Similarly, the best work of a marketer—be it innovation, positioning, brand architecture, or anything in between—often stems from an unparalleled curiosity. We marketers are full to the brim with questions, especially when it comes to the consumer. We desire to know what makes our consumer tick. What are their motivations? What are their needs? Their attitudes? Their shopping behaviors? And the best of us actually listen and observe any chance we have to interact with our target consumers.

Not only is consumer research part of the J-O-B, it is an absolute gift. And when we listen, objectively, and take consumer insights at face value, they have a meaningful impact and power to transform the outcome of the project. What we thought was going to be a right turn becomes a giant U-turn and then a sharp, well-timed left—all thanks to a fresh consumer insight, and our ability to listen, adjust and react.


3. Know When to Use a Flat Wash Brush and When to go With a Small Detail Brush

There’s a time for the big picture and there’s a time for the precise details. Abstract expressive painting is far from linear, but my process still includes some guardrails. Early in the process of a new painting, I lay the ground layers with broad strokes and thin washes to help bring to life the big picture before I fine tune with control and detail. I continue building layers by toggling back and forth between big, broad gestural washes and smaller movements of texture, shape and fine line. As I meander through the painting process, it is necessary to do this dance between fine tuning and big bold strokes that dictate the final composition of the piece—all while physically moving up close to the painting, and then stepping back to take it all in.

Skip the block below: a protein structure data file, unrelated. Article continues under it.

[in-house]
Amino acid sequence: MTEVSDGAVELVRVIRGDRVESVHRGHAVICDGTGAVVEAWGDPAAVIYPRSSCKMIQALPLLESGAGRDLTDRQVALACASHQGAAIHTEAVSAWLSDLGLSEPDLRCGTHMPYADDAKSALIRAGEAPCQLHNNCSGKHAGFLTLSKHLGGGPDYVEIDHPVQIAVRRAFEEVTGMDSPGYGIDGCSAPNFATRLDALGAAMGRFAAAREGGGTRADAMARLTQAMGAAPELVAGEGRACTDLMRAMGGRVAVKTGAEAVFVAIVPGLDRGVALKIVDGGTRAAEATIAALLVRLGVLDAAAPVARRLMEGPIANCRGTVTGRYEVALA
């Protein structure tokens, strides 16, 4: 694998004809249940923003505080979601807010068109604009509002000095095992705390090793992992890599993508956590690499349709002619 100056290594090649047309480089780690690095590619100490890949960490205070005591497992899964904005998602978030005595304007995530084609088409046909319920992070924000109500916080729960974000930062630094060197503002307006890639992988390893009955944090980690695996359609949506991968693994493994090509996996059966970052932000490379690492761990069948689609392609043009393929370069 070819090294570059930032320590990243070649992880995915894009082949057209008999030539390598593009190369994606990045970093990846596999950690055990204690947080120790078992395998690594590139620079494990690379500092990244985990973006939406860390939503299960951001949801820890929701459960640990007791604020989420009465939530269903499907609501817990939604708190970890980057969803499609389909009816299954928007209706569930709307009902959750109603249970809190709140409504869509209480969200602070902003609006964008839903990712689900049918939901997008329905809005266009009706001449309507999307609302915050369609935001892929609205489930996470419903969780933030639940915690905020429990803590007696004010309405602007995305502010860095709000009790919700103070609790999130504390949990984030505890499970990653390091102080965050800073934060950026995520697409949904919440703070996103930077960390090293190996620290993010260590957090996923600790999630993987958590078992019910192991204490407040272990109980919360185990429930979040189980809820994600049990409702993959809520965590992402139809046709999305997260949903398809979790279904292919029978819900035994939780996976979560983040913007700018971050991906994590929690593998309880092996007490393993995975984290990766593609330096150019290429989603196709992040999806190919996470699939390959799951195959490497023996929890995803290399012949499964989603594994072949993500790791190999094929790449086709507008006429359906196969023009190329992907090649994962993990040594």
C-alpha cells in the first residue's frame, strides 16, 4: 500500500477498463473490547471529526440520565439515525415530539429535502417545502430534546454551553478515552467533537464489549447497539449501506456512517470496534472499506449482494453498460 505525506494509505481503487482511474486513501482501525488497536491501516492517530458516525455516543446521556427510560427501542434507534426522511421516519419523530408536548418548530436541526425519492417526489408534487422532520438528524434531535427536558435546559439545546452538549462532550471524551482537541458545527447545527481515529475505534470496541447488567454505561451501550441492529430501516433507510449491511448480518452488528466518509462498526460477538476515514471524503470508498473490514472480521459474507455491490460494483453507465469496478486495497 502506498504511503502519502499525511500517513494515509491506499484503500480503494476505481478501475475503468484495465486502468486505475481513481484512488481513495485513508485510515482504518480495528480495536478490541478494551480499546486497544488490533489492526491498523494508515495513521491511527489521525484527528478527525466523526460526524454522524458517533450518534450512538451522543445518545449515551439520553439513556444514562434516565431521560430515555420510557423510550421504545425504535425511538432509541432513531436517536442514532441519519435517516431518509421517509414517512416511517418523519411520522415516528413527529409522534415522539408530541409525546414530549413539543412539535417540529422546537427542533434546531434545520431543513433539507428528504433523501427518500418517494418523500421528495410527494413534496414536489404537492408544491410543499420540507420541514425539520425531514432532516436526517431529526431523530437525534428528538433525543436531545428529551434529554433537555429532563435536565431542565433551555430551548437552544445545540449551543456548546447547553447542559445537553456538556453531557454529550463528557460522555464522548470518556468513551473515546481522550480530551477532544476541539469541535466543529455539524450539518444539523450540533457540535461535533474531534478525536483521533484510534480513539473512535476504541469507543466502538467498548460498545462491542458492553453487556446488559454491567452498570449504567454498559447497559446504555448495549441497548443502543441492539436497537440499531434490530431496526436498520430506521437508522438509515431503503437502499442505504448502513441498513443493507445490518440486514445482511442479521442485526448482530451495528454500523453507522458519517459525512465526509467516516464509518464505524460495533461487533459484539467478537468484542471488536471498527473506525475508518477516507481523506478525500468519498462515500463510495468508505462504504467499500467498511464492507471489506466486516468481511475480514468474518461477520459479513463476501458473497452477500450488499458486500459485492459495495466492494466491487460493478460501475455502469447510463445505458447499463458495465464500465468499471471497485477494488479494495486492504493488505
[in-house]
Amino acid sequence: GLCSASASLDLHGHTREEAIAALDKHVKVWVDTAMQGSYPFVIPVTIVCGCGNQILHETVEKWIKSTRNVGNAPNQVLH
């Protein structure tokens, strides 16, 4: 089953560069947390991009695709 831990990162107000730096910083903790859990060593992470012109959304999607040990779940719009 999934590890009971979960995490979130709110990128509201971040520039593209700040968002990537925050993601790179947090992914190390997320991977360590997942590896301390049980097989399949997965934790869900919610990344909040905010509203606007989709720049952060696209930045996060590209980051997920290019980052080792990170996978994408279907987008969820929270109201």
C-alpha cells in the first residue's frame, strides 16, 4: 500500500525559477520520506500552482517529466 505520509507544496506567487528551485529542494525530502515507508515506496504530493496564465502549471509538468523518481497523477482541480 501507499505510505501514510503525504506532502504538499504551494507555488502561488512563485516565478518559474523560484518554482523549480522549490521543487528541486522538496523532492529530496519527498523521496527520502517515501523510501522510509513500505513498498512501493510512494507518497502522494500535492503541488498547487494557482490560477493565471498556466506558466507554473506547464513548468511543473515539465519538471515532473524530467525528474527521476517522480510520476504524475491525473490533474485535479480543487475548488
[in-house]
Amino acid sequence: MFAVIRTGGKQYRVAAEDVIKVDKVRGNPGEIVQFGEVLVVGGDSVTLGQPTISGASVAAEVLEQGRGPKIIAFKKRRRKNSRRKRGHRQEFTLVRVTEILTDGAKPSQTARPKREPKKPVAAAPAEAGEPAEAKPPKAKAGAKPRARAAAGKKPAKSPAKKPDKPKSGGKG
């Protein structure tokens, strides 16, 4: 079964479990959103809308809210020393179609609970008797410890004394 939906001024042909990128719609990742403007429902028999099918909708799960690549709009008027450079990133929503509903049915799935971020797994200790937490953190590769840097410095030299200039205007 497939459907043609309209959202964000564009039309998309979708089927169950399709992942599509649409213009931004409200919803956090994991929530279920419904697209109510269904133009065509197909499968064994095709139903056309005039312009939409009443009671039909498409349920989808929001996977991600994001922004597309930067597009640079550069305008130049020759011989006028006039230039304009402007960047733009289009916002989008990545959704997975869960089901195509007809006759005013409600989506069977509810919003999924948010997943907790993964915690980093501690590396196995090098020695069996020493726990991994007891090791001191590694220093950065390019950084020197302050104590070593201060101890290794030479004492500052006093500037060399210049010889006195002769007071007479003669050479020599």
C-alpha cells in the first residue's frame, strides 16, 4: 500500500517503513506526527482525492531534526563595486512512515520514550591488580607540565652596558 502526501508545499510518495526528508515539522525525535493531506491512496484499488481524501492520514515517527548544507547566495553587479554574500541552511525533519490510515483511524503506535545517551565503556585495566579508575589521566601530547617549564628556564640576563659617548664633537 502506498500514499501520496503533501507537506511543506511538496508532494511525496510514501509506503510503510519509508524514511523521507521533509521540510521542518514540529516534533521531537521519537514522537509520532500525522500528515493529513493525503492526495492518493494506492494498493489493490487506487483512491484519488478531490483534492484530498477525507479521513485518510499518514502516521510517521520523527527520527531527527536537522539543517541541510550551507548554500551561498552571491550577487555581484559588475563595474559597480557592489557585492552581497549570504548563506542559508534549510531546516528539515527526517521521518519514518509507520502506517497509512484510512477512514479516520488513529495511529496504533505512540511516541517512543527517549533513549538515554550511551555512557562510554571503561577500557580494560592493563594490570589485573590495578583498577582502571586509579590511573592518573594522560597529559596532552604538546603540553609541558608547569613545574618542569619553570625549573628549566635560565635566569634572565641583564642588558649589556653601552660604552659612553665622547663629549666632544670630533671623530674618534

When it comes to working in the ever-changing and fast-paced world of marketing, one of the greatest skills is agility, and in this case, the ability to toggle between the 30,000 foot big picture, then down in the trenches, and then back up again.

When working across multifunctional teams, matrix organizations, or layers of hierarchy, it’s important to know when to focus on the microscopic details—to execute, to manage the project details, to analyze the data, and to draw insights into action. But, there are also moments when it’s essential to zoom out and look at the big picture, to influence the strategy and vision, to align key leadership and stakeholders.

Being able to see both the micro and macro, while also seamlessly transitioning between the two, sets us apart as both doers, and thought leaders.


What have you learned from your passions and hobbies that you’ve been able to apply to your professional life? I’d love to hear about them—please comment below.


Erin Mahorney is a Strategist at Seed Strategy where she combines her artistic intuition with extensive marketing experience to help clients create masterpieces of innovation.

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Photography courtesy of Cassandra Zetta and Five Dots Cincinnati.SaveSave